First the usual stupid delay at the Post Office: My daughter kindly sent me three small books before Christmas, and so with great anticipation, I kept a daily vigil for the letter carrier (who comes about once a month). Last Wednesday, I found a small note in my mailbox saying he came by during the one day I was not home all week! So I hurried into town, expecting to pick up my books. Nope, I was handed a larger note saying to come back on a Tuesday or Thursday morning when the customs office would be open. "Why not leave this second note instead of the first one to keep folks from making two trips?" I asked. I got a scowl and a repetition of the instruction to come back Tuesday or Thursday.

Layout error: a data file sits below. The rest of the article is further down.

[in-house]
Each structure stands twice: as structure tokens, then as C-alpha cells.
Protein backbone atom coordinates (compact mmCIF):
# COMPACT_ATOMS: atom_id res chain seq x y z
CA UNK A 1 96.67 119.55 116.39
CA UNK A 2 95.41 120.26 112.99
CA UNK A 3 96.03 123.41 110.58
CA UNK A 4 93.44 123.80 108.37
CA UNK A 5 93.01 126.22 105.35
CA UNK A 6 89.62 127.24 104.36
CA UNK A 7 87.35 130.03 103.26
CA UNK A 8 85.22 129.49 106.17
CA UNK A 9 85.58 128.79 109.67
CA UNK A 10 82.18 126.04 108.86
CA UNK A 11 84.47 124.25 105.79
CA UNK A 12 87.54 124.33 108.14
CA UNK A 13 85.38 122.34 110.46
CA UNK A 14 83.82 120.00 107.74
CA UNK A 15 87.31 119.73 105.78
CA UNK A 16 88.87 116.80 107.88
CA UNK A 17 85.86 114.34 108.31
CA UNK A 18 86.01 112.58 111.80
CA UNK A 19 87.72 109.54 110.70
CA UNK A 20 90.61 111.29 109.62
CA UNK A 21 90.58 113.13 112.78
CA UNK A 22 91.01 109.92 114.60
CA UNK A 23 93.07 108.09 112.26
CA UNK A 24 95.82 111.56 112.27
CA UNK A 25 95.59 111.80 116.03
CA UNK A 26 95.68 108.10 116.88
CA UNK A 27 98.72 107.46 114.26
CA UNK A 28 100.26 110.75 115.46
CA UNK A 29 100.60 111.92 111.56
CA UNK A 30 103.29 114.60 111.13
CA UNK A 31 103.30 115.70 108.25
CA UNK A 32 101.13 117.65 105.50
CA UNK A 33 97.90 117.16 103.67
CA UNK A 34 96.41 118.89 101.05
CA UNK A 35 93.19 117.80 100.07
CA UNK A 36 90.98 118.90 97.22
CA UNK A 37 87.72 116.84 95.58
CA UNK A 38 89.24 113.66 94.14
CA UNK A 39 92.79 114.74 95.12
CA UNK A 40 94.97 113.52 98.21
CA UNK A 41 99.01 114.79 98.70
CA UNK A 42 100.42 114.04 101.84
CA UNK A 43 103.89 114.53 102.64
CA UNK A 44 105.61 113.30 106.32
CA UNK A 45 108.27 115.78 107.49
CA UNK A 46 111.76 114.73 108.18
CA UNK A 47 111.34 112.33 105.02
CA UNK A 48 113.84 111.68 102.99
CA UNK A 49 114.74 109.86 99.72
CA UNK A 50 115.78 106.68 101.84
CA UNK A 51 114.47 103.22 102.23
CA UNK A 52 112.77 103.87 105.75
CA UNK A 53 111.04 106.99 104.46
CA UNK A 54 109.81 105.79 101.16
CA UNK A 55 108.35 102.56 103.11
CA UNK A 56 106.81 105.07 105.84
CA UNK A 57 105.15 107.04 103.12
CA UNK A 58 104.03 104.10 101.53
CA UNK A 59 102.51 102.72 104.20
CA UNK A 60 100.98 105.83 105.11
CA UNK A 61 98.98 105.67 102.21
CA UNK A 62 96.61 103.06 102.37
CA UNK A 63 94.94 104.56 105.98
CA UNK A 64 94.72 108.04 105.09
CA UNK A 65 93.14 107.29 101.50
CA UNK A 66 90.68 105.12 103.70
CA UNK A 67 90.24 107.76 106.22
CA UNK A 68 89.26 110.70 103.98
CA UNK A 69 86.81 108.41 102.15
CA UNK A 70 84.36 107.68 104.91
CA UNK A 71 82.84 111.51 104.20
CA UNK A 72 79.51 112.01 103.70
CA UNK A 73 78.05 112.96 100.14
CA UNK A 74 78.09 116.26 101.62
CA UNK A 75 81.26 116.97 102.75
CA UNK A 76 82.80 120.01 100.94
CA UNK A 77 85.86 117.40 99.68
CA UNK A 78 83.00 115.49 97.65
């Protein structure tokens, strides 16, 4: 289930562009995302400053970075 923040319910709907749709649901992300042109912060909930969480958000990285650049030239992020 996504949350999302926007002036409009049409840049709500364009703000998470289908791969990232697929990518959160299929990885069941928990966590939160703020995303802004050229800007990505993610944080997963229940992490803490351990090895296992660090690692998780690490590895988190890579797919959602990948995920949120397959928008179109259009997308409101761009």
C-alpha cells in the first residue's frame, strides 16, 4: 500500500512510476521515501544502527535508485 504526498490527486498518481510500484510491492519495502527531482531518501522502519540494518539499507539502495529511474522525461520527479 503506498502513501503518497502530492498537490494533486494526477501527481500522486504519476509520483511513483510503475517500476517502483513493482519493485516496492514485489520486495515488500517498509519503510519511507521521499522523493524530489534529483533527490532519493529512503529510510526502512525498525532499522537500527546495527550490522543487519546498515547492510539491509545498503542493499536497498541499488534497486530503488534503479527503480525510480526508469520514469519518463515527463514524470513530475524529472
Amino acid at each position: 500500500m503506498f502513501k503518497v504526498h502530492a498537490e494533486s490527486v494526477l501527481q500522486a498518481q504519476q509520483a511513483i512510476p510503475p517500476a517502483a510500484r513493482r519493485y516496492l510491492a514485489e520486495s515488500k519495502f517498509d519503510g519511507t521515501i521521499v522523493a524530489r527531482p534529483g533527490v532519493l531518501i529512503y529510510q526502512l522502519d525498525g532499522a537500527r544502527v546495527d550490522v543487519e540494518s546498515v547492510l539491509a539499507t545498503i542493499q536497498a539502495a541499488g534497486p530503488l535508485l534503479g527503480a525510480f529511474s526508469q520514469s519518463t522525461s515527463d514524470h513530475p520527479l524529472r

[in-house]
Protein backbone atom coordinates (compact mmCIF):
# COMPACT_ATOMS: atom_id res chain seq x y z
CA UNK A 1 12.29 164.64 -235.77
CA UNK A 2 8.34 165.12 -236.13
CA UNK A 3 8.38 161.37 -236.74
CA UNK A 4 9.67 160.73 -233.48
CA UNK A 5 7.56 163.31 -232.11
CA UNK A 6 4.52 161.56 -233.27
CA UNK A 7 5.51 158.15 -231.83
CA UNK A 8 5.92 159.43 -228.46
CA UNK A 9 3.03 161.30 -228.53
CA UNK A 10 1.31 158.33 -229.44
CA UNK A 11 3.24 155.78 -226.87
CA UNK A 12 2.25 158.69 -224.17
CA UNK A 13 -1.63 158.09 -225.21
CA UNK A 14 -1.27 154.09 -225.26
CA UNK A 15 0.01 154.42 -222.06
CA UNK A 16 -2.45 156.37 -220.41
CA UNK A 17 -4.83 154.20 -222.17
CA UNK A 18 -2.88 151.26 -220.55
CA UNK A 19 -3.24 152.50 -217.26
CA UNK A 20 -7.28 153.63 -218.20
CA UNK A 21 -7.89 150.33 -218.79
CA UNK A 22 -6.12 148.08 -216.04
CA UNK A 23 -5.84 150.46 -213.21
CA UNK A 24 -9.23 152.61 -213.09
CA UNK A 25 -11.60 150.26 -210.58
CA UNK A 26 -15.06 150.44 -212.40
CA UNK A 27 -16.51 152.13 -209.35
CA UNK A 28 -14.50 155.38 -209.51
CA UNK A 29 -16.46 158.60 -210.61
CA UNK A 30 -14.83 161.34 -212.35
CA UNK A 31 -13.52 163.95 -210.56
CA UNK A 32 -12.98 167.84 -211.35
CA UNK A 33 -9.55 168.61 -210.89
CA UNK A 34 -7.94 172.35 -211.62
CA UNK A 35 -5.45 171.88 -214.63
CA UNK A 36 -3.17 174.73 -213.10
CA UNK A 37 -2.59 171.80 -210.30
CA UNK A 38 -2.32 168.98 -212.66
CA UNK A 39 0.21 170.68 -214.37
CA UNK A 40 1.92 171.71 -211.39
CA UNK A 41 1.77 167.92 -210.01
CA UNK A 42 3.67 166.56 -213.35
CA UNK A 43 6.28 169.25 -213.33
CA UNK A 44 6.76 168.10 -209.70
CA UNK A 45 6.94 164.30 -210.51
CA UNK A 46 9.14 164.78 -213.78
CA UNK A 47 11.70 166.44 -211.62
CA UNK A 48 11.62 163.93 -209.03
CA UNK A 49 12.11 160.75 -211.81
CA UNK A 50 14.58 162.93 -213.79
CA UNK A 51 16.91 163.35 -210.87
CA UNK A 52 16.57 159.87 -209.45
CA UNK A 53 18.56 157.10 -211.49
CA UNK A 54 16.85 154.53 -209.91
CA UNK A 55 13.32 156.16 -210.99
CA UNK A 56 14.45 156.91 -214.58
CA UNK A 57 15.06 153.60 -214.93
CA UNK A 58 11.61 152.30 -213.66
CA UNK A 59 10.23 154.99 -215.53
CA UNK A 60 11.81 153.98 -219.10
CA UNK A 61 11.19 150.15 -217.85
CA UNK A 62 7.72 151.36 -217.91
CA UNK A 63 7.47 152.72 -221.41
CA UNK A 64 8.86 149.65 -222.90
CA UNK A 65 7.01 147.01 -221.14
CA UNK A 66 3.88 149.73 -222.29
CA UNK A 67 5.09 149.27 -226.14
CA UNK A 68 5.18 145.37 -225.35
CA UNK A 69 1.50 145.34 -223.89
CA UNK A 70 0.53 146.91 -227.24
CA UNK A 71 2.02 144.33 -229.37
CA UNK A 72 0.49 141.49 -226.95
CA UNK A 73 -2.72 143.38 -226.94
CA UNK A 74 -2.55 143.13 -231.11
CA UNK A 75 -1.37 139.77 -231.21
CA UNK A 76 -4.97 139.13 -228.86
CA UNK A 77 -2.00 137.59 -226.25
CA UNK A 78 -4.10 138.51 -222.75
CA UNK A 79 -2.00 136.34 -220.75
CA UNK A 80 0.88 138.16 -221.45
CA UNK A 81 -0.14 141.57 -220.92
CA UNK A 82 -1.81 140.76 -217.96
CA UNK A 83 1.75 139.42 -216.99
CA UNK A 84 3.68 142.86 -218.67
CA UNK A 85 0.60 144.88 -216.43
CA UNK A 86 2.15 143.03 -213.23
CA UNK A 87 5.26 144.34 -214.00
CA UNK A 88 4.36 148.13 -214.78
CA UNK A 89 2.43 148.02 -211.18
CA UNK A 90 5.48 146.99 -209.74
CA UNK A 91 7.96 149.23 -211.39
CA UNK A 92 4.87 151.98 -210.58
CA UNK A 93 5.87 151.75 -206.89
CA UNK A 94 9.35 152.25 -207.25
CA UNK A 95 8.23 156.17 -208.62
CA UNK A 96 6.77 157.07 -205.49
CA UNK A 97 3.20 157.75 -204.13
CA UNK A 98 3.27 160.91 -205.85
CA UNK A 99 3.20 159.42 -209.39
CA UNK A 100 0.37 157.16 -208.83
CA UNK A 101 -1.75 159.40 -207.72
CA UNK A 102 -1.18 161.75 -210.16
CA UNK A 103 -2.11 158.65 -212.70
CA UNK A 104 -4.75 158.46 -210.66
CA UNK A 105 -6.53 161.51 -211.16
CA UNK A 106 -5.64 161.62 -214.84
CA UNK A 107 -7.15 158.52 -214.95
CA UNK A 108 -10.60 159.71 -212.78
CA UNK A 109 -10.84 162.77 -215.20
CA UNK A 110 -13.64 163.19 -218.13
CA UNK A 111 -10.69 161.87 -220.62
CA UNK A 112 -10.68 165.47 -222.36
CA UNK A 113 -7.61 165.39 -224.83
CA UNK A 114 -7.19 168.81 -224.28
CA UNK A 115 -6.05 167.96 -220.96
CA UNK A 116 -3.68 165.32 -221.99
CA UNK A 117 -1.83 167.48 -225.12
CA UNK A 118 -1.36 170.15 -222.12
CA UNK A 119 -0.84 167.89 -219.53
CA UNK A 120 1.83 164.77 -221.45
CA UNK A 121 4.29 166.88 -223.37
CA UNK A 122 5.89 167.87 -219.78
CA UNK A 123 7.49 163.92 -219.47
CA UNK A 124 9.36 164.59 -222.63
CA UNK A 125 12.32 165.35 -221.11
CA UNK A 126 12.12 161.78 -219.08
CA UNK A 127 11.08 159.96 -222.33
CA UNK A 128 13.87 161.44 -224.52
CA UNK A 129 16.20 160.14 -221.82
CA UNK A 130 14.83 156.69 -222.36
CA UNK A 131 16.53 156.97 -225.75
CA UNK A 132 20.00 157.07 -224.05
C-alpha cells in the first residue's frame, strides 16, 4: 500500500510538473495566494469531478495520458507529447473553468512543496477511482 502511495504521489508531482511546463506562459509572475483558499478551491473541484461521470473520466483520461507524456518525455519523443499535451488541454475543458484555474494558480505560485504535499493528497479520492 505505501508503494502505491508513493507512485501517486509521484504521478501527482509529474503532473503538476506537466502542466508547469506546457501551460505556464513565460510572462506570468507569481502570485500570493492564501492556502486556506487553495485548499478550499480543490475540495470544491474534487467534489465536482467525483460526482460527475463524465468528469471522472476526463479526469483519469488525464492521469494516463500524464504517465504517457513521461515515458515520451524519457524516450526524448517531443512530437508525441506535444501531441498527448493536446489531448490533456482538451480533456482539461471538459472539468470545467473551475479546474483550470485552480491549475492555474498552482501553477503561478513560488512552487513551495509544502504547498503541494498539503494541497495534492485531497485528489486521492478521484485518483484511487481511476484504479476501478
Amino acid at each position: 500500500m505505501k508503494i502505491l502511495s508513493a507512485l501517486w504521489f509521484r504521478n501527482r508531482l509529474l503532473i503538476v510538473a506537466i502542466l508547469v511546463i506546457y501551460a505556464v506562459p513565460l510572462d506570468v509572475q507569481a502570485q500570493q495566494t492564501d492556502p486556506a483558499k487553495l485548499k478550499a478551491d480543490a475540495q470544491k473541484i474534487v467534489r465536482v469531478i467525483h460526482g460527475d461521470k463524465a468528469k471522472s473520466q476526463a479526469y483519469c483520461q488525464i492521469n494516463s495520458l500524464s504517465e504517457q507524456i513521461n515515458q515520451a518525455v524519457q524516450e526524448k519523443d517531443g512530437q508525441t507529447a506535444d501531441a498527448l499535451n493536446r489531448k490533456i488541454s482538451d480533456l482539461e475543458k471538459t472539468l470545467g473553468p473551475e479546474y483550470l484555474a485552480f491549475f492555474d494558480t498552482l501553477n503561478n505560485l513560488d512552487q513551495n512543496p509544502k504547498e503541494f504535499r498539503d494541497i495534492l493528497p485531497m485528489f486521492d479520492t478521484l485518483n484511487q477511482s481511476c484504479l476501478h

Tuesday morning I handed the slip to the agent at the customs window. The 60ish burly guy fumbled around in the office the size of a typical US bathroom, finally locating the standard Amazon box. He quizzed me and upon verifying that the books were in English, he said they would only be permitted if they had been printed in a Spanish-speaking country. Of course they were not (how many are?!!), and I protested that this was unbelievable. "Your country does incredible things too--just ask those poor Iraqis," he replied smilessly. Suddenly my Argentine husband showed up, and when I explained what was happening, he duly expressed outrage and demanded to know what law prohibited free entry of books. "One from the Ministry of Culture. Look it up on the Internet," said our petty official, seemingly perturbed, avoiding Roberto's gaze. He then handed the books over, slowly, adding that another agent might not have been so generous. We stalked out.